THE Catholic Church has become an unwilling victim in the territorial struggle between Malaysia and Indonesia. Both nations have granted C..atholics full freedom of religion. But in both Catholics are struggling minorities with similar problems which in peaceful times might be solved by mutual co-operation.
Until the political mistrust and active warfare is ended, Catholics in the two countries must pursue separate paths to what they hope is a common goal.
The Church in the former Dutch colony of Indonesia has been very well treated by the government of President Sukarno. Dutch missionaries were permitted to adopt Indonesian citizenship and have continued their activities without interruption.
Conversions in certain parts, such as the island of Flores. have been so great that these sections can be said to be virtually Catholic. Yet, although Catholics in Indonesia number about L5 million, they represent only, slightly more than 1 per cent of the total population.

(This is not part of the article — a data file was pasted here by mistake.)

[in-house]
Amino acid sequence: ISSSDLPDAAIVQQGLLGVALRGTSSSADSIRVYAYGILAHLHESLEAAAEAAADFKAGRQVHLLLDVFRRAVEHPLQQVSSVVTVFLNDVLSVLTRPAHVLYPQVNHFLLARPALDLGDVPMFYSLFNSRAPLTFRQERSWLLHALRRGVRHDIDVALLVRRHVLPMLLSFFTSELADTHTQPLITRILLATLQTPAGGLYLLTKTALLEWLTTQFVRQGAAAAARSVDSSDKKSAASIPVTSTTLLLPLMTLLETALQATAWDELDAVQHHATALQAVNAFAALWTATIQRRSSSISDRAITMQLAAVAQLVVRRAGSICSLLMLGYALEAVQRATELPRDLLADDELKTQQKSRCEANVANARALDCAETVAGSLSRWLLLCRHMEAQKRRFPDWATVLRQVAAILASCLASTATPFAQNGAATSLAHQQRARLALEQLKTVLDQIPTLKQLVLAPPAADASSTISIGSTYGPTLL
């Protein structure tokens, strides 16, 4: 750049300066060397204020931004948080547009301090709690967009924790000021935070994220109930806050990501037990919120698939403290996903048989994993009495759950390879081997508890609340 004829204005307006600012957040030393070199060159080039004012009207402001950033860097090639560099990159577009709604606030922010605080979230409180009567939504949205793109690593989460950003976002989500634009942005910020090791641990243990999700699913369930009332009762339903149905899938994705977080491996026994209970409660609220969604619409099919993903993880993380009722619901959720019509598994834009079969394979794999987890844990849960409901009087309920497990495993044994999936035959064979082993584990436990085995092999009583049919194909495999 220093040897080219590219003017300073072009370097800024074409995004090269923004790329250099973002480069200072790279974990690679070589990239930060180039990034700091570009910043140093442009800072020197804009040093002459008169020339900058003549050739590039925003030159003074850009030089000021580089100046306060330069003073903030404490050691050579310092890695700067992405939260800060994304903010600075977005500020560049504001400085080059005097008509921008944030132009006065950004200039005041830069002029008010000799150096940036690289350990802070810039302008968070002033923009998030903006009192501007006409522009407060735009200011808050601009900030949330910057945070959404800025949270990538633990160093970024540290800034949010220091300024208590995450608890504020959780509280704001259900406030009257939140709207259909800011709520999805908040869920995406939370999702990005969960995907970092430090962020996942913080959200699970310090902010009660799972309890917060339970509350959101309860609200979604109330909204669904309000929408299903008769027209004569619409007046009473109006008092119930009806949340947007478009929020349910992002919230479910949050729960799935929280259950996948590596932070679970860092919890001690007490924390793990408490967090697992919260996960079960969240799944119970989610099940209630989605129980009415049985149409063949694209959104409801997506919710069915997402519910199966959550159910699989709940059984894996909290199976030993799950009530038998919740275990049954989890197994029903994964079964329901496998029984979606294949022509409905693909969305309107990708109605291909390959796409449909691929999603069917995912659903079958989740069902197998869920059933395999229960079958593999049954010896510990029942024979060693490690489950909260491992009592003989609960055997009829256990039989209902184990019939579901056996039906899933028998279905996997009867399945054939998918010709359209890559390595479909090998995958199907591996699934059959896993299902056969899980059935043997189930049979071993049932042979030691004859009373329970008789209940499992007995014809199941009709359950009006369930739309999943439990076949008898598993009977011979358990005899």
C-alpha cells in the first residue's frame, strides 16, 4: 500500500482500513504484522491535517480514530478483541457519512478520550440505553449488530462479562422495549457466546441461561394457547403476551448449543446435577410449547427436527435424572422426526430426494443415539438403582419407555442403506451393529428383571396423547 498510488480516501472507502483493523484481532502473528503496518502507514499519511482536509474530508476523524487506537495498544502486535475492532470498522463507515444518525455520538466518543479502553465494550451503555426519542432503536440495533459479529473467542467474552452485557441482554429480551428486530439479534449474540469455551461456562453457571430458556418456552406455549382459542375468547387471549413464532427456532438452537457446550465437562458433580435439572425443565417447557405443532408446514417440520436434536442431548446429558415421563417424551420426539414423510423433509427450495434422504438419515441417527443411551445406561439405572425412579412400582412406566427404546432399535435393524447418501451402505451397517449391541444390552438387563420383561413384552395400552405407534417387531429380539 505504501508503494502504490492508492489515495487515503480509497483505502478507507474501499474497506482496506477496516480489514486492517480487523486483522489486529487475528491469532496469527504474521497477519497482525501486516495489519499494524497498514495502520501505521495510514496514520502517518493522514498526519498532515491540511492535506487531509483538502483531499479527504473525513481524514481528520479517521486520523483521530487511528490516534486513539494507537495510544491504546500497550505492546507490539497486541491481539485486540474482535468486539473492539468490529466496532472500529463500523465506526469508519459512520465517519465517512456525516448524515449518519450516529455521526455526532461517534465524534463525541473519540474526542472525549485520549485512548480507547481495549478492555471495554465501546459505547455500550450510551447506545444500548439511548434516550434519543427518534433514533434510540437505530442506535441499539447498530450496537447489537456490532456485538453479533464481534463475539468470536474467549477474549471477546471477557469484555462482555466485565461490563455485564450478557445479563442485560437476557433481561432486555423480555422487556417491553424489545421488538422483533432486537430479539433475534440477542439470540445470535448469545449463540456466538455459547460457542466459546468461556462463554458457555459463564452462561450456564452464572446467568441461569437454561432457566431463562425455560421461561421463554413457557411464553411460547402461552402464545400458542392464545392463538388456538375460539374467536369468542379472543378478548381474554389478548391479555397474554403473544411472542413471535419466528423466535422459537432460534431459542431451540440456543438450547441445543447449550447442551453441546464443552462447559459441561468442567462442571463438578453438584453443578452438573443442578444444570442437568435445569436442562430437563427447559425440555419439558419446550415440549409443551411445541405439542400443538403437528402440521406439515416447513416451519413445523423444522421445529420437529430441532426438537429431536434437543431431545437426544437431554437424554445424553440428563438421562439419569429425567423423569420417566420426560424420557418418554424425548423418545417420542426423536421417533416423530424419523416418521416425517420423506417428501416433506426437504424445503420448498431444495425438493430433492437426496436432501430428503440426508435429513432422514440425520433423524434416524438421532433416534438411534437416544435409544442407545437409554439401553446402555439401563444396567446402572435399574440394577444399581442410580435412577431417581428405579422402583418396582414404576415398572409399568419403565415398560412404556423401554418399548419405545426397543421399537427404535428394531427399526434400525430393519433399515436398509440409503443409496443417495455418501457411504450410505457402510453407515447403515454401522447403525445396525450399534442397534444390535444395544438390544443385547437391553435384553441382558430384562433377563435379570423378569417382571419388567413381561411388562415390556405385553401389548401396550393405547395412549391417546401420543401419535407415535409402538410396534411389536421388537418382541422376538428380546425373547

Malaysia, like Indonesia, is largely Moslem. Its coastal city of Malacca, which St. Francis Xavier knew and where his body lay for a time, is predominantly Catholic. There are large Catholic communities in Singapore and in the capital, Kuala Lumpur.
But again as in Indonesia, Malaysian Catholics are only a small percentage of the population. If one includes Sabah and Sarawak on the island of Borneo, there are probably not more than 250,000 Malaysian Catholics in a population of 10 million.
While permitting freedom or religion, the governments of the two nations are anxious to creatc national solidarity, especially in the face of a possible conflict between them. This desire was typified by a talk given by Lee Siok Yew, Malaysia's assistant Minister of Education, at the dedication of a 'Buddhist temple in Ranting last month.
Declaring that all religions have an important role to play in the country, he said. "We may differ in creed, but we agree on basic principles — the principles of truth, justice, charity and freedom. We agree in our desire for co-op